- Chapter 1: An Introduction to the Structure and Function of the Body
- Chapter 10: The Nervous System
- Chapter 11: The Senses
- Chapter 12: The Endocrine System
- Chapter 13: Blood
- Chapter 14: The Heart
- Chapter 15: The Circulation of the Blood
- Chapter 16: The Lymphatic System and Immunity
- Chapter 17: The Respiratory System
- Chapter 18: The Digestive System
- Chapter 19: Nutrition and Metabolism
- Chapter 2: Chemistry of Life
- Chapter 20: The Urinary System
- Chapter 21: Fluid and Electrolyte Balance
- Chapter 22: Acid-Base Balance
- Chapter 23: The Reproductive Systems
- Chapter 24: Growth and Development
- Chapter 25: Genetics and Genetic Diseases
- Chapter 3: Cells
- Chapter 4: Tissues
- Chapter 5: Organ Systems of the Body
- Chapter 6: Mechanisms of Disease
- Chapter 7: The Integumentary System and Body Membranes
- Chapter 8: The Skeletal System
- Chapter 9: The Muscular System
The Human Body in Health & Disease 6th Edition - Solutions by Chapter
Full solutions for The Human Body in Health & Disease | 6th Edition
Continental (c) air mass
An air mass that forms over land; it is normally relatively dry.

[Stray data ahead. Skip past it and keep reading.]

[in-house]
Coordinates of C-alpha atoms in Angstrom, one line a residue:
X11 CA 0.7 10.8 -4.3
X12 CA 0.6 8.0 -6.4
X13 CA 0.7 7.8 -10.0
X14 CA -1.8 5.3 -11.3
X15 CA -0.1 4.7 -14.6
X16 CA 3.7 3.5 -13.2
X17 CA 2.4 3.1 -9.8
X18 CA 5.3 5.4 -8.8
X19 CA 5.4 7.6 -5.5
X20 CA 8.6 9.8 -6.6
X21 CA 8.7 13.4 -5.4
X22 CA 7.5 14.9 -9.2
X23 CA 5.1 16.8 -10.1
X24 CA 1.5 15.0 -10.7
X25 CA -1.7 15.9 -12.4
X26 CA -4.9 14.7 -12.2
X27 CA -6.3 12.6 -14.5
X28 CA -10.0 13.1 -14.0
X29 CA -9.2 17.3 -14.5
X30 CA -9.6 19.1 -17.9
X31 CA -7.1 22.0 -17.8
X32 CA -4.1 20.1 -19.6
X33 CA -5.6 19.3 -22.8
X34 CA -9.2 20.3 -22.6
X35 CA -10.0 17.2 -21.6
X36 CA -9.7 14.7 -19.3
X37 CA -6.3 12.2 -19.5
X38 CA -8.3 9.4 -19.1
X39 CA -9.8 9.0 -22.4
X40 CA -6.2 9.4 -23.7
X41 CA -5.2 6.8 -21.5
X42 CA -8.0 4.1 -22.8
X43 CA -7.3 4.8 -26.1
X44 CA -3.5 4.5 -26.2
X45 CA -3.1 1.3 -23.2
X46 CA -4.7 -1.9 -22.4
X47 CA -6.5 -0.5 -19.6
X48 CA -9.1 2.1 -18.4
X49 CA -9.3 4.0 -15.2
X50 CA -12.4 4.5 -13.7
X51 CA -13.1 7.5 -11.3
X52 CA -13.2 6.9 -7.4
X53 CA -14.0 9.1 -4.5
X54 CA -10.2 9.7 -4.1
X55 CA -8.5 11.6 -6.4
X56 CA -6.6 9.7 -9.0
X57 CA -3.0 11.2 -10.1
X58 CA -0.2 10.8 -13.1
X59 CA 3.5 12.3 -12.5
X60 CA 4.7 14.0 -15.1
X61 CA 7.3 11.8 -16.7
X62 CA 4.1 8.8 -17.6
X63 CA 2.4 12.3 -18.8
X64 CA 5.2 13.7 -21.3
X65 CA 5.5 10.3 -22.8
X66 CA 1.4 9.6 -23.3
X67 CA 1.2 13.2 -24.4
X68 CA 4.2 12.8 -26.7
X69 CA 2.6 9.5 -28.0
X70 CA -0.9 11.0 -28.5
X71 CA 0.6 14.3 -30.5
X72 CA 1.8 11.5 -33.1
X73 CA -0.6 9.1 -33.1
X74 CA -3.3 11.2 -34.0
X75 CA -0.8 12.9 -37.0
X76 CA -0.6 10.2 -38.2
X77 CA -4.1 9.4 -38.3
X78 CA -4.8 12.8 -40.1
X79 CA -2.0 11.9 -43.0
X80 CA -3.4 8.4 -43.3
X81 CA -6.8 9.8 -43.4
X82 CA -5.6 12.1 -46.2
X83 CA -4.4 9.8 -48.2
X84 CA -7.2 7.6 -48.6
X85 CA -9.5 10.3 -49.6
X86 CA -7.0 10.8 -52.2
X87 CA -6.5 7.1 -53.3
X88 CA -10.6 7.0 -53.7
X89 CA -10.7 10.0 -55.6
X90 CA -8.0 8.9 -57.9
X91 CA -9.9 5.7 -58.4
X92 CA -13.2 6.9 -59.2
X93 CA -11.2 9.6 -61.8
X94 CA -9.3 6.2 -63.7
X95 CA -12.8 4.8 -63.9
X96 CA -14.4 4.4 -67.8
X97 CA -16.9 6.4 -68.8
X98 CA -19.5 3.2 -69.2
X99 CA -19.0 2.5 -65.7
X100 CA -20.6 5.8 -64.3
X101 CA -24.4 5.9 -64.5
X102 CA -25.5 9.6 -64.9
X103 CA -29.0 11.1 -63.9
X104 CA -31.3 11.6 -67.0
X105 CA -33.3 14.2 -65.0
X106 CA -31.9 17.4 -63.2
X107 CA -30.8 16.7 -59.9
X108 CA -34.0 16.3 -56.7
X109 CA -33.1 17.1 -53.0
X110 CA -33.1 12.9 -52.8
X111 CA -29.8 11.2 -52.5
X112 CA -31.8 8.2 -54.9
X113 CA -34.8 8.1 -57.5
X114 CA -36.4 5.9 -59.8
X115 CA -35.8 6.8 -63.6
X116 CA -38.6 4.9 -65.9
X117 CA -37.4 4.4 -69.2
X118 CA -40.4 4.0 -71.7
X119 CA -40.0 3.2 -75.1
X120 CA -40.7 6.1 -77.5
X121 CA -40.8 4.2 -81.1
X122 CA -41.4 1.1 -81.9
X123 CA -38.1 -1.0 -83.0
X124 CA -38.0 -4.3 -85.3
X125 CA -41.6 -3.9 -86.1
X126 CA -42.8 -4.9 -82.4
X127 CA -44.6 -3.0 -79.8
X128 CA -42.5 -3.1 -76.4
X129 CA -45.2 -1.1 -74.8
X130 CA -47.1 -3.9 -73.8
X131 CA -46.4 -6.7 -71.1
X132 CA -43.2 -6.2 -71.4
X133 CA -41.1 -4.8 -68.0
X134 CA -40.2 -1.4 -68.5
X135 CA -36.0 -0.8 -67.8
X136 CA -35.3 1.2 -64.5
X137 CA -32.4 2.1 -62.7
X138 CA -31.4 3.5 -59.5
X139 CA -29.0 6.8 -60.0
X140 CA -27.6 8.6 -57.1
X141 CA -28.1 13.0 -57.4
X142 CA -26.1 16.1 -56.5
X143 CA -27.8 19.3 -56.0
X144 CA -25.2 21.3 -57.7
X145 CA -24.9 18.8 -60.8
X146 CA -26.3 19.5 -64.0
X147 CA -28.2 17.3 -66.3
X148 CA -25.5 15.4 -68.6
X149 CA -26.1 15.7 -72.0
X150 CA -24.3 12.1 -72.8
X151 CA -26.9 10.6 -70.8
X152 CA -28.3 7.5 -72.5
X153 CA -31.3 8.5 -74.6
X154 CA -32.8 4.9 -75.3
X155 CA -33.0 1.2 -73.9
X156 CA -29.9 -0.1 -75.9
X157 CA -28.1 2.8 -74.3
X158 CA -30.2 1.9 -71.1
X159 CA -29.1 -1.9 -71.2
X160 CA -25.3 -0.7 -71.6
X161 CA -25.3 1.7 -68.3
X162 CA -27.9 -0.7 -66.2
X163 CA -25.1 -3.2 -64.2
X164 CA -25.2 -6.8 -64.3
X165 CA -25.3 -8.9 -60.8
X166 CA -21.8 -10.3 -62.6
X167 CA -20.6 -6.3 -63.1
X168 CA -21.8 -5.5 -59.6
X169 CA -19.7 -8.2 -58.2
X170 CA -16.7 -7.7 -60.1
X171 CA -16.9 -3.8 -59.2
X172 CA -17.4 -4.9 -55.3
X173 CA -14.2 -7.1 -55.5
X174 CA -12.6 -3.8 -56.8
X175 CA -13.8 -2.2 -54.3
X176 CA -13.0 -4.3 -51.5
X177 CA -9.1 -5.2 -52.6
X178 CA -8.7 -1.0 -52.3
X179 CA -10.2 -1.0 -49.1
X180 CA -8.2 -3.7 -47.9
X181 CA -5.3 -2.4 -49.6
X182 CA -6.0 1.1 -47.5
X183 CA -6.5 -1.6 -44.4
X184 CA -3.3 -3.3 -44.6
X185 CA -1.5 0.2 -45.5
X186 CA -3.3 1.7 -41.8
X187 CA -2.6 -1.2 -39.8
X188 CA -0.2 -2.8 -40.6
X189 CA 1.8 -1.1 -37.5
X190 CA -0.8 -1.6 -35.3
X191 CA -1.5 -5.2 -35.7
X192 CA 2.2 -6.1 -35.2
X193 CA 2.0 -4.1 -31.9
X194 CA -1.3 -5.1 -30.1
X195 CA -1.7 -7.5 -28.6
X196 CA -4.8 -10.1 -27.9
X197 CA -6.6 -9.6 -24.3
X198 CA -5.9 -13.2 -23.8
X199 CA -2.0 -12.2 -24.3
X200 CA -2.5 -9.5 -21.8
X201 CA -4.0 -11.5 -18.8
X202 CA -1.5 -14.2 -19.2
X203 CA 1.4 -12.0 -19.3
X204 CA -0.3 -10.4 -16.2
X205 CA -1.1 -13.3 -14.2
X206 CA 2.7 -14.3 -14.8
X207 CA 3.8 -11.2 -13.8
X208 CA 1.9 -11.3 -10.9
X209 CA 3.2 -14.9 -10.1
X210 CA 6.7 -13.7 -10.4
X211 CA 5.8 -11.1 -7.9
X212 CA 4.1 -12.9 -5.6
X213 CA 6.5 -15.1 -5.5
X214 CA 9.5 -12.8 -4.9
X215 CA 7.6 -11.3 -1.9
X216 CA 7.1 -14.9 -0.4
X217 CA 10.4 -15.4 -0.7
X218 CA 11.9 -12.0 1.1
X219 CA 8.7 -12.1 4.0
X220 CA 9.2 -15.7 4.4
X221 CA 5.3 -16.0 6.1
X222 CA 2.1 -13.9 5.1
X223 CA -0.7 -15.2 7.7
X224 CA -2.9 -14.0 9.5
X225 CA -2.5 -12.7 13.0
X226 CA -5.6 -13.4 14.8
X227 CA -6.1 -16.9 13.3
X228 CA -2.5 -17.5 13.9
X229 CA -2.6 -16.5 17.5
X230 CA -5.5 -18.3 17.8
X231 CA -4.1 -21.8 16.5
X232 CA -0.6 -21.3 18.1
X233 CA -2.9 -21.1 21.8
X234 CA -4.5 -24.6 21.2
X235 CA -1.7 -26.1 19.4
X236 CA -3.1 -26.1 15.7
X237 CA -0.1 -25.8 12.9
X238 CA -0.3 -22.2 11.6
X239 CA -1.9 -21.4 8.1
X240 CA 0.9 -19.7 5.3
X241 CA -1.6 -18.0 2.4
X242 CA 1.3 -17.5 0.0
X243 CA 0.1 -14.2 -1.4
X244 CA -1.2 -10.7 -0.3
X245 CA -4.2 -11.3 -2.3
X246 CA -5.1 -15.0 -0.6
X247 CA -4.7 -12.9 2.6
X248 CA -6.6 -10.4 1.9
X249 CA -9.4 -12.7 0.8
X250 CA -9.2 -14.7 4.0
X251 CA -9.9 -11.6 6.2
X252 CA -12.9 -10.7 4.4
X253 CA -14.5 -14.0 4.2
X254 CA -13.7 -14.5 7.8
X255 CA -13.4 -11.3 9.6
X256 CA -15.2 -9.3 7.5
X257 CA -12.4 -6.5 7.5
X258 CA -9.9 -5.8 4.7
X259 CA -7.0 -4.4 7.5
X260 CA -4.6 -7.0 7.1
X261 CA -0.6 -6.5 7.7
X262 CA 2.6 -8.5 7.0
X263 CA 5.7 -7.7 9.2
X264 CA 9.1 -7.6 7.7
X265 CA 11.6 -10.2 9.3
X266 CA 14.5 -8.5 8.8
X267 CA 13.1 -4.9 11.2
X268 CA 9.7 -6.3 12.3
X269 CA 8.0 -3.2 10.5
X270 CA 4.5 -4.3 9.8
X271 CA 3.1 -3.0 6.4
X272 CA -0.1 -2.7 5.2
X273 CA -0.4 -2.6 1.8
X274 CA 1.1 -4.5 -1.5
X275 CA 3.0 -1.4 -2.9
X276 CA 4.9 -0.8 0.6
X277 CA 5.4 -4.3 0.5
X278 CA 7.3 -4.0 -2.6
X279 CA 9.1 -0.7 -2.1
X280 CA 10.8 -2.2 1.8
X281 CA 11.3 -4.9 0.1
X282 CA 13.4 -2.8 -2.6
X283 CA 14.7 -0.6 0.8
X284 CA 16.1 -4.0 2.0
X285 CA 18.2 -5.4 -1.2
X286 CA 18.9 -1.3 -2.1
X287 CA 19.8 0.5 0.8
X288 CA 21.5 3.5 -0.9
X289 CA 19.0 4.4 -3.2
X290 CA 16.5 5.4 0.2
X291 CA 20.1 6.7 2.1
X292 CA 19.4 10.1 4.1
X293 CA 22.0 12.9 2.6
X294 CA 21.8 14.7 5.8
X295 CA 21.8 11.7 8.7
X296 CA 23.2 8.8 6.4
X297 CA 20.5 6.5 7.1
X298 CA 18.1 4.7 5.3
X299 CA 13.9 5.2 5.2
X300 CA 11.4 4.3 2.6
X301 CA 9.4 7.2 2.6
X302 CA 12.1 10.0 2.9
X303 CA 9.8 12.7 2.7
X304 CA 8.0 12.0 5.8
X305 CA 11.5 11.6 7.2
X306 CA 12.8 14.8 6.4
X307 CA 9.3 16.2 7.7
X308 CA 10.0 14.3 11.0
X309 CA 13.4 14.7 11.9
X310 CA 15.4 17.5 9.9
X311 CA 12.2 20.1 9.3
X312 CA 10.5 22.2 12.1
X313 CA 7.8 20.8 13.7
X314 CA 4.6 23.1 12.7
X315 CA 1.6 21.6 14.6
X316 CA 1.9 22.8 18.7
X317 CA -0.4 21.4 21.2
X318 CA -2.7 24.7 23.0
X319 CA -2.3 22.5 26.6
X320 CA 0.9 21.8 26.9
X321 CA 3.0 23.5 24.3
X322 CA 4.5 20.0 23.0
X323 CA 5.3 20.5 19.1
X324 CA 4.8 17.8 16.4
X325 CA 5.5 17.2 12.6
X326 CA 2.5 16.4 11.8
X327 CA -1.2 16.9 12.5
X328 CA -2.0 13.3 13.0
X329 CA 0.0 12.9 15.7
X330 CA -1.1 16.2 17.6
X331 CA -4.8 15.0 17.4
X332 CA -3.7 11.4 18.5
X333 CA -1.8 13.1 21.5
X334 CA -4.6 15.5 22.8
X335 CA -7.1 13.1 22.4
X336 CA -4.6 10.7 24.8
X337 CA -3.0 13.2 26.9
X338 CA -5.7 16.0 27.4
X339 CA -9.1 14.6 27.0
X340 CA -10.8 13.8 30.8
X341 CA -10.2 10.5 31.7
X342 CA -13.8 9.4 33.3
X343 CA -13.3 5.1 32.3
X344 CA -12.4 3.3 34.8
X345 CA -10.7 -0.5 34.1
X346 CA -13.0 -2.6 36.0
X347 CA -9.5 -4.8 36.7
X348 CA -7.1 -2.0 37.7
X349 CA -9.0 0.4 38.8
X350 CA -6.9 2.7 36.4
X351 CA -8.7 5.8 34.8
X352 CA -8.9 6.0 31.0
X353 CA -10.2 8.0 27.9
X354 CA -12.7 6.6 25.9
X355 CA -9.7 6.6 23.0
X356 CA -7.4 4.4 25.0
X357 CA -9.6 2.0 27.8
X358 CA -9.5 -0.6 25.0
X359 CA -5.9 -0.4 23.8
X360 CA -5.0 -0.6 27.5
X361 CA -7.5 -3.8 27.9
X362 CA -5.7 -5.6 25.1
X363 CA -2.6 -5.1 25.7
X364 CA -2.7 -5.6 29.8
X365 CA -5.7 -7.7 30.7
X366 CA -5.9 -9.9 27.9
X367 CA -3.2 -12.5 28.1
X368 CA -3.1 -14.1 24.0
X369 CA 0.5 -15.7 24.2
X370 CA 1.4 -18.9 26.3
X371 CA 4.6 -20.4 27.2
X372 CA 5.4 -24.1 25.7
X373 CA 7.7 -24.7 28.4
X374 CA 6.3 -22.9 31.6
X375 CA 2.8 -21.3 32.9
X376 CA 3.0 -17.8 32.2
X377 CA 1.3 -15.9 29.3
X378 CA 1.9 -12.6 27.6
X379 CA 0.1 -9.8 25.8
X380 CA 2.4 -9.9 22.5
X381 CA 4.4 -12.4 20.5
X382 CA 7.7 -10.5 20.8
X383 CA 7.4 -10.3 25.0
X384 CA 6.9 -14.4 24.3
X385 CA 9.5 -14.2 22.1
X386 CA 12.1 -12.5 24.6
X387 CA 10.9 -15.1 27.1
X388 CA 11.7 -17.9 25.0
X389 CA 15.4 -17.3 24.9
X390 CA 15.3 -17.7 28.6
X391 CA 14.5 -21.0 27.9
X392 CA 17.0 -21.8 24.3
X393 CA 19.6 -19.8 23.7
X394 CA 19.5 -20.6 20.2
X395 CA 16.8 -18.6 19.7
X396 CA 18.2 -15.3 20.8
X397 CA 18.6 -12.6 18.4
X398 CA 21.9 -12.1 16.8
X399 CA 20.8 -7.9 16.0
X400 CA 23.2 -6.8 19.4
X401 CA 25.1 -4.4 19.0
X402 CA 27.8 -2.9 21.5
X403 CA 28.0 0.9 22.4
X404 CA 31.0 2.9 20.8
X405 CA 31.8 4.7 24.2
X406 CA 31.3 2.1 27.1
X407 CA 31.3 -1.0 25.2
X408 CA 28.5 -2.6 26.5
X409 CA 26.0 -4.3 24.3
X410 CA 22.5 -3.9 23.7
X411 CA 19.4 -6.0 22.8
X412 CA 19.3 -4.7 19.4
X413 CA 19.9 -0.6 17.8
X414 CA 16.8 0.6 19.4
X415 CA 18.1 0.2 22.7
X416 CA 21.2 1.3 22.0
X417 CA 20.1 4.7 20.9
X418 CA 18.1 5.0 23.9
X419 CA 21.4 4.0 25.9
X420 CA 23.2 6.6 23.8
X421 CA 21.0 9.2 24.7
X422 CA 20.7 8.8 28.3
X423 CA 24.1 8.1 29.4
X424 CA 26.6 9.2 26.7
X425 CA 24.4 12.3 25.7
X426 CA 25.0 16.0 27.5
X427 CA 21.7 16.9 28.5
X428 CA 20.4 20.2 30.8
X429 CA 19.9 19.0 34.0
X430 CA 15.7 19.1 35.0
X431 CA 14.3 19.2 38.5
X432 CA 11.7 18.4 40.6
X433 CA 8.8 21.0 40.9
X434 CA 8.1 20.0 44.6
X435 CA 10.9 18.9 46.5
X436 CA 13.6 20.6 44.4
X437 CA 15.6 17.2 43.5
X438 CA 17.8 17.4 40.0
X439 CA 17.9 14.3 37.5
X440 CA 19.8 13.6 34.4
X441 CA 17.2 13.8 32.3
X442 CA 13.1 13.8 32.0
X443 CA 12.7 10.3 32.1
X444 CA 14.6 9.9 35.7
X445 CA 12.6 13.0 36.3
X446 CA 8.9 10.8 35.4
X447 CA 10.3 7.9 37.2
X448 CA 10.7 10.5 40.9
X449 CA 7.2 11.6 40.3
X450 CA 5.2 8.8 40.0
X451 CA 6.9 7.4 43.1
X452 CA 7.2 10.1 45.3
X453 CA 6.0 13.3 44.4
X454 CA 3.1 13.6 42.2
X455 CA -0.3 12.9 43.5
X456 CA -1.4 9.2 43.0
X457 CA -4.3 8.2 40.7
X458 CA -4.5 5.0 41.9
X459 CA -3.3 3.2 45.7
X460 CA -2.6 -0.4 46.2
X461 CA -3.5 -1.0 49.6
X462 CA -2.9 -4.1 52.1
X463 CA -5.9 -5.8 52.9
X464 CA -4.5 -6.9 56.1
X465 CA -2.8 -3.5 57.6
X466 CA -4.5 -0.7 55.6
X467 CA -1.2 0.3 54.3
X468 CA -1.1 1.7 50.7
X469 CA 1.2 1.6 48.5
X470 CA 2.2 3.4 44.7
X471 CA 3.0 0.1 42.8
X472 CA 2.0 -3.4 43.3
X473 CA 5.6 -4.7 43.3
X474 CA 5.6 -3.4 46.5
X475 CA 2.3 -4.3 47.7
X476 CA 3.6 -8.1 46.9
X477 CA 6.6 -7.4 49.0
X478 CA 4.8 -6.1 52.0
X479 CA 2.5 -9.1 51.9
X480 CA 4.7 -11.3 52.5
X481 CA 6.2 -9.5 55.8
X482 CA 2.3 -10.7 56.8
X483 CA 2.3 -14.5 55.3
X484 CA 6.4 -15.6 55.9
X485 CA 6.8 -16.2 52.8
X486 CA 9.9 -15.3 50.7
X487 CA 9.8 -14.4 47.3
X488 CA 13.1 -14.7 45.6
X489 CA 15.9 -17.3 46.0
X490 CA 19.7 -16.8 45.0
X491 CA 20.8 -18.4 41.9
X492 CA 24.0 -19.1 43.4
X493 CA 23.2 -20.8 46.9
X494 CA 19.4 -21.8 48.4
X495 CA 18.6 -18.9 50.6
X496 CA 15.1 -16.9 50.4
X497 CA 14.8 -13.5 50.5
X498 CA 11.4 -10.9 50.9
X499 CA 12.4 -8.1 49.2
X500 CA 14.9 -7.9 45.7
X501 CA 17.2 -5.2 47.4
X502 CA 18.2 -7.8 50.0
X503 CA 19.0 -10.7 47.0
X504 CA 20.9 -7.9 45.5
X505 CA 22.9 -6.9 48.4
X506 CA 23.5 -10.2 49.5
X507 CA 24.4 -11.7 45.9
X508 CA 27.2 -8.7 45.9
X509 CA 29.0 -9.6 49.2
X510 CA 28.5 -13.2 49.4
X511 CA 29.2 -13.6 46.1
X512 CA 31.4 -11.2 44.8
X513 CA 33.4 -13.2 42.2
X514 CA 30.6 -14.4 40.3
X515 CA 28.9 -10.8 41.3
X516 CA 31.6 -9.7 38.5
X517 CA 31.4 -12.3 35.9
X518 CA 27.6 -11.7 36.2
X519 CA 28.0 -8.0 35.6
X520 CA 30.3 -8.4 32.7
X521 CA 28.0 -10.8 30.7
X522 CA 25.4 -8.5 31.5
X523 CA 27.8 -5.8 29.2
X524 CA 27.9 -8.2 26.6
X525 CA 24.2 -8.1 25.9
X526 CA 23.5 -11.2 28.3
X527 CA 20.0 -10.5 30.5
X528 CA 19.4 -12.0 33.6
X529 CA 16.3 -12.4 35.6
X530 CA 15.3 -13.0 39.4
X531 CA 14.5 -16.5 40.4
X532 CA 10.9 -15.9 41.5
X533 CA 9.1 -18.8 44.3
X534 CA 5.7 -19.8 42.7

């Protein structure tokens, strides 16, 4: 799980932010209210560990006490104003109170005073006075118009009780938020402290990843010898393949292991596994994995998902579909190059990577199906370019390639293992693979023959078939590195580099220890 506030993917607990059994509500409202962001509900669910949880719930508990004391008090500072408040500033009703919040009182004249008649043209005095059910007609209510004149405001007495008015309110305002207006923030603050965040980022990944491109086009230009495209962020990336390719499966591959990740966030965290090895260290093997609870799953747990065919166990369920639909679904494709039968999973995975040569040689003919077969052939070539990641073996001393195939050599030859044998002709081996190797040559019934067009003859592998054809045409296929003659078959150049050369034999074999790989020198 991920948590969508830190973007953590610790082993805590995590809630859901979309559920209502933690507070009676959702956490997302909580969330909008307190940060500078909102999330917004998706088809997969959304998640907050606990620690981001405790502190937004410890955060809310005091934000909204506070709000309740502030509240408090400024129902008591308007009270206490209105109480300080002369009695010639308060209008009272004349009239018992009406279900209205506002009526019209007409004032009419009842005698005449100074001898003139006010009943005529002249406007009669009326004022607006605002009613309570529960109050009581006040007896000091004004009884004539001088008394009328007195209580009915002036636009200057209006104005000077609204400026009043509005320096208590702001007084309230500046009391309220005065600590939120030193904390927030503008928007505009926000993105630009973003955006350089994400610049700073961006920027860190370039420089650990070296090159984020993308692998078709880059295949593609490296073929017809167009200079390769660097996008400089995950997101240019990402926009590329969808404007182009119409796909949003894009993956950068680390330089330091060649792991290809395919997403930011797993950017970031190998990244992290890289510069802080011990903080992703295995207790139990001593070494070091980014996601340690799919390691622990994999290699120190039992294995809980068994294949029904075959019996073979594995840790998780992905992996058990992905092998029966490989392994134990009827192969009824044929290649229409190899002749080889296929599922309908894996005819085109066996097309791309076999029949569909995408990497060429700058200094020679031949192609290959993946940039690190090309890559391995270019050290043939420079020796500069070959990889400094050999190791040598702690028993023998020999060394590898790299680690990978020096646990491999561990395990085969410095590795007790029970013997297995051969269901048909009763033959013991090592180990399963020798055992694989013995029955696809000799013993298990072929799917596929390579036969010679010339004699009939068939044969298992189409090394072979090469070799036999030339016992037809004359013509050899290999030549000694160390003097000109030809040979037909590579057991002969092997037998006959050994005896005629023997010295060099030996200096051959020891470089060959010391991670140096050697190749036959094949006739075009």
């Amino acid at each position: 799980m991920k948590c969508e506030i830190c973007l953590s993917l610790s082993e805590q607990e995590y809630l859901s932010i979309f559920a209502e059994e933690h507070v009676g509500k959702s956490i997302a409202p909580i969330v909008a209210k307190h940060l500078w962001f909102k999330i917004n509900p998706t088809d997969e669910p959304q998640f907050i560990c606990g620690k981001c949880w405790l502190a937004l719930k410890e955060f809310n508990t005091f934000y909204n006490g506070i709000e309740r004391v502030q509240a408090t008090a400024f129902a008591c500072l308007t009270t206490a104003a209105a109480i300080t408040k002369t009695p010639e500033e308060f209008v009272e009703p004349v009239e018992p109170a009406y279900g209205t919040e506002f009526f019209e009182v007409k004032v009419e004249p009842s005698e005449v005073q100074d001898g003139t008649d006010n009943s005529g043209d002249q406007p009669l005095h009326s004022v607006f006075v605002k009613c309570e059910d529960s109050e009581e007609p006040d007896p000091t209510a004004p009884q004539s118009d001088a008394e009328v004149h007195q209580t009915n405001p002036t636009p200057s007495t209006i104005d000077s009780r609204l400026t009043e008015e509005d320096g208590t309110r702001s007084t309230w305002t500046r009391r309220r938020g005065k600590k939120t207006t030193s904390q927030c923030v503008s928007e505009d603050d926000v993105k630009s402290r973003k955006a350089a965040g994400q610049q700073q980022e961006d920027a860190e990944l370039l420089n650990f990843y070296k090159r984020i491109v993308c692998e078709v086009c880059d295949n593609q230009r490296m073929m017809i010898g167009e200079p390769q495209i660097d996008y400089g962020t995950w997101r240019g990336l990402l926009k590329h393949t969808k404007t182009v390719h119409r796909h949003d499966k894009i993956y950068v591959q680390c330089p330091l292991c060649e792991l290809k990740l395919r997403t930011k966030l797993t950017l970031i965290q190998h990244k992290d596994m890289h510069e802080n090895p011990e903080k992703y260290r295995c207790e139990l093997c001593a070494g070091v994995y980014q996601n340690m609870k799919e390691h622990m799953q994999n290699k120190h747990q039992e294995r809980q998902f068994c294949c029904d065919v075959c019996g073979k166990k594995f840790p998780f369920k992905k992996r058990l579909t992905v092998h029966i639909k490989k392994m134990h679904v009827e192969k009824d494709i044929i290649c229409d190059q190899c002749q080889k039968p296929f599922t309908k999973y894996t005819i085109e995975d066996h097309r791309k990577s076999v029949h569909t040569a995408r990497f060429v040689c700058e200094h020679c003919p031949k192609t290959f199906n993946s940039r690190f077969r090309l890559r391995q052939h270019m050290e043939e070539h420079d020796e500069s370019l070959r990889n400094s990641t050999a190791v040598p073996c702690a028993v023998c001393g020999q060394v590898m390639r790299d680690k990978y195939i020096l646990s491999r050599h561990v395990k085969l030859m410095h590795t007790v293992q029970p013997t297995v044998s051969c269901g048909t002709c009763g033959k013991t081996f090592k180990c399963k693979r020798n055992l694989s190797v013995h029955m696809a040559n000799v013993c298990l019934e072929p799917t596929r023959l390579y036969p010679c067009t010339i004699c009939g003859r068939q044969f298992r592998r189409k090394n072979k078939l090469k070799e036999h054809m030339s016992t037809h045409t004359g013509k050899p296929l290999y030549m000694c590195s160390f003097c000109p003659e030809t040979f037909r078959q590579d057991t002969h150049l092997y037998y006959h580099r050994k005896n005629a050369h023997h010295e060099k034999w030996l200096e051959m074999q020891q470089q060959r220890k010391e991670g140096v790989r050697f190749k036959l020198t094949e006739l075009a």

A chemical bond produced by the sharing of electrons.
A region where the rigid plates are moving apart, typified by the midoceanic ridges.
A layer in a soil profile.
See Terrestrial planets.
Oceanic ridge system
A continuous elevated zone on the floor of all the major ocean basins and varying in width from 500 to 5,000 kilometers (300–3,000 miles). The rifts at the crests of ridges represent divergent plate boundaries.
A molecule of oxygen containing three oxygen atoms.
The distance at which an object would have a parallax angle of 1 second of arc (3.26 lightyears).
See Axial precession.
The nature of the change in atmospheric pressure over the past several hours. It can be a useful aid in short range weather prediction.
An Earth-centered system of the universe.
Two or more radio telescopes that combine their signals to achieve the resolving power of a larger telescope.
Semidiurnal tidal pattern
A tidal pattern exhibiting two high tides and two low tides per tidal day with small inequalities between successive highs and successive lows; a semi-daily tide.
The speed at which a particle falls through a still fluid. The size, shape, and specific gravity of particles influence settling velocity.
The point where a rapid steepening of the gradient occurs, marking the outer edge of the continental shelf and the beginning of the continental slope.
The time when the vertical rays of the
Wind-generated waves that have moved into an area of weaker winds or calm.
The study of the large-scale processes that collectively deform Earth’s crust.